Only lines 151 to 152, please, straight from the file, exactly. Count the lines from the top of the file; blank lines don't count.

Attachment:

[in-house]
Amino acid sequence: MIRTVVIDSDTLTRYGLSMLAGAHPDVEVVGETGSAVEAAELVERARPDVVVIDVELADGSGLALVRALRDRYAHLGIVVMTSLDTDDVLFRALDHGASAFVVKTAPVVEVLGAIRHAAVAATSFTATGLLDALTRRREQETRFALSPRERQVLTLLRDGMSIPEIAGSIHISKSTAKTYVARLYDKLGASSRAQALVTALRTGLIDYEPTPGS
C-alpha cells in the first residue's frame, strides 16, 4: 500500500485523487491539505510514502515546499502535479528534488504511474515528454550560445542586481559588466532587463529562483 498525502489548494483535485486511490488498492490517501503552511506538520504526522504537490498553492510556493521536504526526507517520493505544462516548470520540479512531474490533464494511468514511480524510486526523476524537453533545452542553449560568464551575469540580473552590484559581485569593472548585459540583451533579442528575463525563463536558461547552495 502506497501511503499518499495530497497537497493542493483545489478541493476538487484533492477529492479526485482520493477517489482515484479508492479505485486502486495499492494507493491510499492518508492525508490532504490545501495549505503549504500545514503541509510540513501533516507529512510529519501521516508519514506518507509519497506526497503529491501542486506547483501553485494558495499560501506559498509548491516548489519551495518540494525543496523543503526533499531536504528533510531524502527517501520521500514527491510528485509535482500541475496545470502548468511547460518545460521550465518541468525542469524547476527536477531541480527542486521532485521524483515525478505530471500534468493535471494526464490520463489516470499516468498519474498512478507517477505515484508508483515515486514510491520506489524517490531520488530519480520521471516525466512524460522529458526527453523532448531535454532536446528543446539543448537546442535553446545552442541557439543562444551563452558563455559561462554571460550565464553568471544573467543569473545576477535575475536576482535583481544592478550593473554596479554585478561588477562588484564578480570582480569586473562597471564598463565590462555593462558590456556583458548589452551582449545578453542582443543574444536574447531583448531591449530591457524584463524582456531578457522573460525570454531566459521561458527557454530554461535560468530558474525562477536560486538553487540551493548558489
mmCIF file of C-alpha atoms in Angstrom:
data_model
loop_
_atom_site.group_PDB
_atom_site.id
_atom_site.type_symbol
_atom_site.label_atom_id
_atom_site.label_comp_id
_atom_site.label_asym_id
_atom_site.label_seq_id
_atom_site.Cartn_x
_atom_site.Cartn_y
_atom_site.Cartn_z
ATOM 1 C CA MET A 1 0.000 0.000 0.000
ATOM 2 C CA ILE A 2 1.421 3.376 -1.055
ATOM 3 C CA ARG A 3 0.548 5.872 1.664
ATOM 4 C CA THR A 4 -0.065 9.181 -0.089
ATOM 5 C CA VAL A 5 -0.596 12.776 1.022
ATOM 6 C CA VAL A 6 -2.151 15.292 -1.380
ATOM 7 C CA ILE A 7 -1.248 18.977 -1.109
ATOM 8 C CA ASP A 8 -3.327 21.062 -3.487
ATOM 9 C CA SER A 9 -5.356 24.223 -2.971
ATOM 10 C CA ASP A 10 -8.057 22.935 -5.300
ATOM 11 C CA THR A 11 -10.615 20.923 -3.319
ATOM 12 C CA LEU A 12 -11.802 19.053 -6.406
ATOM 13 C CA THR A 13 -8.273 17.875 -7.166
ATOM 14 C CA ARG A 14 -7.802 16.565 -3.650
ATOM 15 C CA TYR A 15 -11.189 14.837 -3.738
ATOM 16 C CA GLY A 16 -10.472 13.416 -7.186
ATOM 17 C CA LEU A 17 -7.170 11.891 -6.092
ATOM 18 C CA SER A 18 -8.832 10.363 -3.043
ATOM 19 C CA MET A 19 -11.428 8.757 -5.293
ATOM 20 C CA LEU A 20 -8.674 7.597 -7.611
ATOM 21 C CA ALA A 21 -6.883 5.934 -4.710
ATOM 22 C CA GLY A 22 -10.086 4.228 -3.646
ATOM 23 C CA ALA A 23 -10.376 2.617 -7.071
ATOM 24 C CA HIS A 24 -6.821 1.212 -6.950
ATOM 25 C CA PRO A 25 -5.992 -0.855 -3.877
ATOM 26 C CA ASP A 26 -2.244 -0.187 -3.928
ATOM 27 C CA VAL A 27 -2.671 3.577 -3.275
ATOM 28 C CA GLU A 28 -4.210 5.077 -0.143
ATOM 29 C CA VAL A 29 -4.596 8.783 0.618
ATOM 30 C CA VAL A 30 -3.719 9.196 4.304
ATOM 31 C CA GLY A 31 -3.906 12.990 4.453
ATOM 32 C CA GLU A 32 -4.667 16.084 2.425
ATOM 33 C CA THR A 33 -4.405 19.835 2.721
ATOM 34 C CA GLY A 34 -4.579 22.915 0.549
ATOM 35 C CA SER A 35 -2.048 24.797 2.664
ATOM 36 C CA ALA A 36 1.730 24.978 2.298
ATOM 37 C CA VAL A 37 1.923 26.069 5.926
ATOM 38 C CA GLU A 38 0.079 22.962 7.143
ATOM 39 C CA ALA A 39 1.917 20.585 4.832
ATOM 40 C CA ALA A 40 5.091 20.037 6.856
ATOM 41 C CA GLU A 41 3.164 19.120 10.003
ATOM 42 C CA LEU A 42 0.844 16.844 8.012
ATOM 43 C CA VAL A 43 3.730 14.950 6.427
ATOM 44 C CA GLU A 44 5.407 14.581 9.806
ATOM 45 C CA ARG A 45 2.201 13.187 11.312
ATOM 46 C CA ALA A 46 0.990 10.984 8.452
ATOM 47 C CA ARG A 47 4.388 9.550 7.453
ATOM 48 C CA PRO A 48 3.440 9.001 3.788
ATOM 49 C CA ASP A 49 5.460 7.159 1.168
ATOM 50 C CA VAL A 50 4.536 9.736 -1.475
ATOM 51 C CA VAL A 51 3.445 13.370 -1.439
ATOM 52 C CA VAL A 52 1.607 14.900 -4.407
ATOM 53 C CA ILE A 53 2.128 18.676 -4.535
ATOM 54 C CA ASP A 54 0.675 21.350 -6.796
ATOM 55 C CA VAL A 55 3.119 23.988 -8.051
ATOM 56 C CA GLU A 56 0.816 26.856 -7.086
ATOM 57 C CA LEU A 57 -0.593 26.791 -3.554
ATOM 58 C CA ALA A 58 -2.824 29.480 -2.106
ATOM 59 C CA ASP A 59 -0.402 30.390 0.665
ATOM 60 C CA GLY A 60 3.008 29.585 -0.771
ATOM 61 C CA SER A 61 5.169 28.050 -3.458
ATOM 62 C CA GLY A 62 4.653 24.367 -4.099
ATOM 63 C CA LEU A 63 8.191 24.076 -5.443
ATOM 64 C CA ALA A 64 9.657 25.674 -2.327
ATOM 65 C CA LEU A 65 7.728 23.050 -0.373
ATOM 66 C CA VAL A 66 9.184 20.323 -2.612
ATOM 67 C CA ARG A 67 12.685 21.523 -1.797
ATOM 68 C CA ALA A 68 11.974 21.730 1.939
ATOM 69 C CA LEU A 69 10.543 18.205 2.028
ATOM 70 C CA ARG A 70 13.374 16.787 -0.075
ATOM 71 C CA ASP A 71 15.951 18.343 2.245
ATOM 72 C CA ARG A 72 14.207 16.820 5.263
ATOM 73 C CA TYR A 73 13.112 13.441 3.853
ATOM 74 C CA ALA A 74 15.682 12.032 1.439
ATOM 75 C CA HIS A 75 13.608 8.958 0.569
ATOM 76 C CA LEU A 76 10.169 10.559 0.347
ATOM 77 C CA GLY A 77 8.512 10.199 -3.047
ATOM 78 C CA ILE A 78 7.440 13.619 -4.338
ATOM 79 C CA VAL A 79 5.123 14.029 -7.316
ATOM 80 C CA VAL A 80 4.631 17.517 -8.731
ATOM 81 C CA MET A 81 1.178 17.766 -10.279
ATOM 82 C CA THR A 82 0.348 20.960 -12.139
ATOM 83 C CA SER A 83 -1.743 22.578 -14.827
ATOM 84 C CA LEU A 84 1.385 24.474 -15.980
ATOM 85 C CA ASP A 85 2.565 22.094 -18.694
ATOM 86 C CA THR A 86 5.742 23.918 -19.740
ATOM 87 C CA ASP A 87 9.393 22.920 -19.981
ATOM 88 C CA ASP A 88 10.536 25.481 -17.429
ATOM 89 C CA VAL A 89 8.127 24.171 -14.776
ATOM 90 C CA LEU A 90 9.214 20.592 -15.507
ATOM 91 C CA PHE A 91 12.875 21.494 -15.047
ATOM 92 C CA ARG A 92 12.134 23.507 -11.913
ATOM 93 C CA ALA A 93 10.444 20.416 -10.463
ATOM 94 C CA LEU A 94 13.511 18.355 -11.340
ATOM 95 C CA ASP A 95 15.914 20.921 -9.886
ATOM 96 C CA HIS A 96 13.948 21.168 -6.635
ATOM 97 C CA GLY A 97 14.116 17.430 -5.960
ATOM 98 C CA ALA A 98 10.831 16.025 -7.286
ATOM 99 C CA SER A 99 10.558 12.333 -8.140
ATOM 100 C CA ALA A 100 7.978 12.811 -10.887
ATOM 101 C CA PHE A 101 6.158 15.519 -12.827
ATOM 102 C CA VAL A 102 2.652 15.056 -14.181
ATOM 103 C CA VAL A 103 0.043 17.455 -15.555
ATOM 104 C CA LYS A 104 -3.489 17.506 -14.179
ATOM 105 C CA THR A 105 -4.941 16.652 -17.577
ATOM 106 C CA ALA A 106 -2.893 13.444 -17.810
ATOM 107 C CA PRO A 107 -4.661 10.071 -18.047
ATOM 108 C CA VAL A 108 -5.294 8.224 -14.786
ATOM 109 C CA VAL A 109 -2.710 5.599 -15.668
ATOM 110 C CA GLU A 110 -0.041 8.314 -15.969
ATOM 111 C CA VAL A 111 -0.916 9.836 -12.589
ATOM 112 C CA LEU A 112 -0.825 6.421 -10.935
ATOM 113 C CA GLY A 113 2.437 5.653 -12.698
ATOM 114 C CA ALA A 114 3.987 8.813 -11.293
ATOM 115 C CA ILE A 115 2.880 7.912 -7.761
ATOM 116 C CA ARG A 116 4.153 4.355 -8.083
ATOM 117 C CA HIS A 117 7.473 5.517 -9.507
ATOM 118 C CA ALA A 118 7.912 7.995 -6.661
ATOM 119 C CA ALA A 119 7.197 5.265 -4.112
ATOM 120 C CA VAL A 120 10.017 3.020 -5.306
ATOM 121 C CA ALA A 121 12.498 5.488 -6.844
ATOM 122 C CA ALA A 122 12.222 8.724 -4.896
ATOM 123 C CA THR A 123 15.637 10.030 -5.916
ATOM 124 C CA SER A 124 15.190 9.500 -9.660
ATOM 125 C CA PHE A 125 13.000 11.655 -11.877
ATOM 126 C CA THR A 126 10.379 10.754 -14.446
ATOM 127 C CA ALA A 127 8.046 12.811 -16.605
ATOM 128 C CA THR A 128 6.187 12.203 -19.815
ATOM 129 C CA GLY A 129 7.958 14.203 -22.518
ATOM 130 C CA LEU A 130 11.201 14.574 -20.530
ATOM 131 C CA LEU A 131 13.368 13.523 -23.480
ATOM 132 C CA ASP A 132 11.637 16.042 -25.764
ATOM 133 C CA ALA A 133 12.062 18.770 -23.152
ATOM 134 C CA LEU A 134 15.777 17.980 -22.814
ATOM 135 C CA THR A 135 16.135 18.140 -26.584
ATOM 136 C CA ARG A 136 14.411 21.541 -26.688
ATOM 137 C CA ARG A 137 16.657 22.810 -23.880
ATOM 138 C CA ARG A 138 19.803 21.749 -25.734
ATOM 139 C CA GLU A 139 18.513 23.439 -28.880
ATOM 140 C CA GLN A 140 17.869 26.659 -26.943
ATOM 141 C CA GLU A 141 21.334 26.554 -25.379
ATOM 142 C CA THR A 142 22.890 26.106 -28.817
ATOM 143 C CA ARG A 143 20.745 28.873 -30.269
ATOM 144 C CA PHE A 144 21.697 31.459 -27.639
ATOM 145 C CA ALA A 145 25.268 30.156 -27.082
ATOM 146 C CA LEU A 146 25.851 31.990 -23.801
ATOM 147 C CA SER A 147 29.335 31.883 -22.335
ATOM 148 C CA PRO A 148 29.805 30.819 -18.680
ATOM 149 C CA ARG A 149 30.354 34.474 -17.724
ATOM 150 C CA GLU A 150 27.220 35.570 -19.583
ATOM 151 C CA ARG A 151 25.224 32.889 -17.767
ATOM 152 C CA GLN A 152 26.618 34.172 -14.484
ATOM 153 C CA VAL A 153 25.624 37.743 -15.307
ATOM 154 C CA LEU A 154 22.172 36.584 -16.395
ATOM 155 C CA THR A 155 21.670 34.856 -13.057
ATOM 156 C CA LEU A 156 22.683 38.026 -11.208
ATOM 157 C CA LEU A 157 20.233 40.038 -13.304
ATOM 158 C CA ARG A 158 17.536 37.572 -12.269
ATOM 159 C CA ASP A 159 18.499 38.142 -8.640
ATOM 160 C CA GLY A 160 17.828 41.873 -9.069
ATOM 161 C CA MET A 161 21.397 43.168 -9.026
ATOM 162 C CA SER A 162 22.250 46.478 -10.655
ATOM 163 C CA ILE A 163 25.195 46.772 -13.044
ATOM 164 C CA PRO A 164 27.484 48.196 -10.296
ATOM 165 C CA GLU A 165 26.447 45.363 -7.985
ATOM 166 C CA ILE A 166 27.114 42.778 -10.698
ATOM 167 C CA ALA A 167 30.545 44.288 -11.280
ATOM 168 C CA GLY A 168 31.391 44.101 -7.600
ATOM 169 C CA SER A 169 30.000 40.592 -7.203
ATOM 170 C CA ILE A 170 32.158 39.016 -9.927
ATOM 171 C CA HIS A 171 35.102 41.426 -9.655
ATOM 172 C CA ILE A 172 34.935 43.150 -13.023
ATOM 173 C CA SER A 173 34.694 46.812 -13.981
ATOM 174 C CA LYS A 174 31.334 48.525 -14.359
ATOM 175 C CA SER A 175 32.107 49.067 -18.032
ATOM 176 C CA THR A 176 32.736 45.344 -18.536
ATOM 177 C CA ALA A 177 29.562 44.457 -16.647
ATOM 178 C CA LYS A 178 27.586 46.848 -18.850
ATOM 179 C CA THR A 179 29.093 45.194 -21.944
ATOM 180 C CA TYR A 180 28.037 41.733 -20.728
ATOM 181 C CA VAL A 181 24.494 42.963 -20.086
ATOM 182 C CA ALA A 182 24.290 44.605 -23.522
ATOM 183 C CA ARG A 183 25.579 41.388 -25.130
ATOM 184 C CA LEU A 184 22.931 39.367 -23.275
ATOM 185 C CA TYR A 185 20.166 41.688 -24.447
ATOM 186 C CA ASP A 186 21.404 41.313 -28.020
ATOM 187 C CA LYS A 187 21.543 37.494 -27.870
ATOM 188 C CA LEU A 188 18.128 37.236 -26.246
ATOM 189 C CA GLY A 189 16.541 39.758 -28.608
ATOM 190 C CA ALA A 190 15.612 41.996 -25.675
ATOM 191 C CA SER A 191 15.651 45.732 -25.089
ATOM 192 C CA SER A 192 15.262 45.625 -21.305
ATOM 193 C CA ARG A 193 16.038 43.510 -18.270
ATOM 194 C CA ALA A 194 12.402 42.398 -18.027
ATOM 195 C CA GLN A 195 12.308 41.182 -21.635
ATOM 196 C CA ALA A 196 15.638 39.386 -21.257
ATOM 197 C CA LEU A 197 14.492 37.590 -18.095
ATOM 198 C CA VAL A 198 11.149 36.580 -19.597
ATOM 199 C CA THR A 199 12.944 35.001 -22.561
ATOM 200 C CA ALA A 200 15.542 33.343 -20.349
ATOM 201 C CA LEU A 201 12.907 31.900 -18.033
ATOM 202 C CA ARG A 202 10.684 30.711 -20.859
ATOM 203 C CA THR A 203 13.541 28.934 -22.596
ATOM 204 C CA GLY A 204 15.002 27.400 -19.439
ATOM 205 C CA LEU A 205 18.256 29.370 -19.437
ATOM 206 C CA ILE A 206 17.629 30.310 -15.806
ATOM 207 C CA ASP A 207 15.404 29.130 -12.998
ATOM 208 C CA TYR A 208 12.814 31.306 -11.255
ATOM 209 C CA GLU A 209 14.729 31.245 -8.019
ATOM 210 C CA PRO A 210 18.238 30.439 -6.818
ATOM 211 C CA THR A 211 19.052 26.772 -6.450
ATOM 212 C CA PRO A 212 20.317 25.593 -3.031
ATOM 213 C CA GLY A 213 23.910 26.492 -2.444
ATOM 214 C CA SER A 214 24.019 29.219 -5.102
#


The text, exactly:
ATOM 135 C CA THR A 135 16.135 18.140 -26.584
ATOM 136 C CA ARG A 136 14.411 21.541 -26.688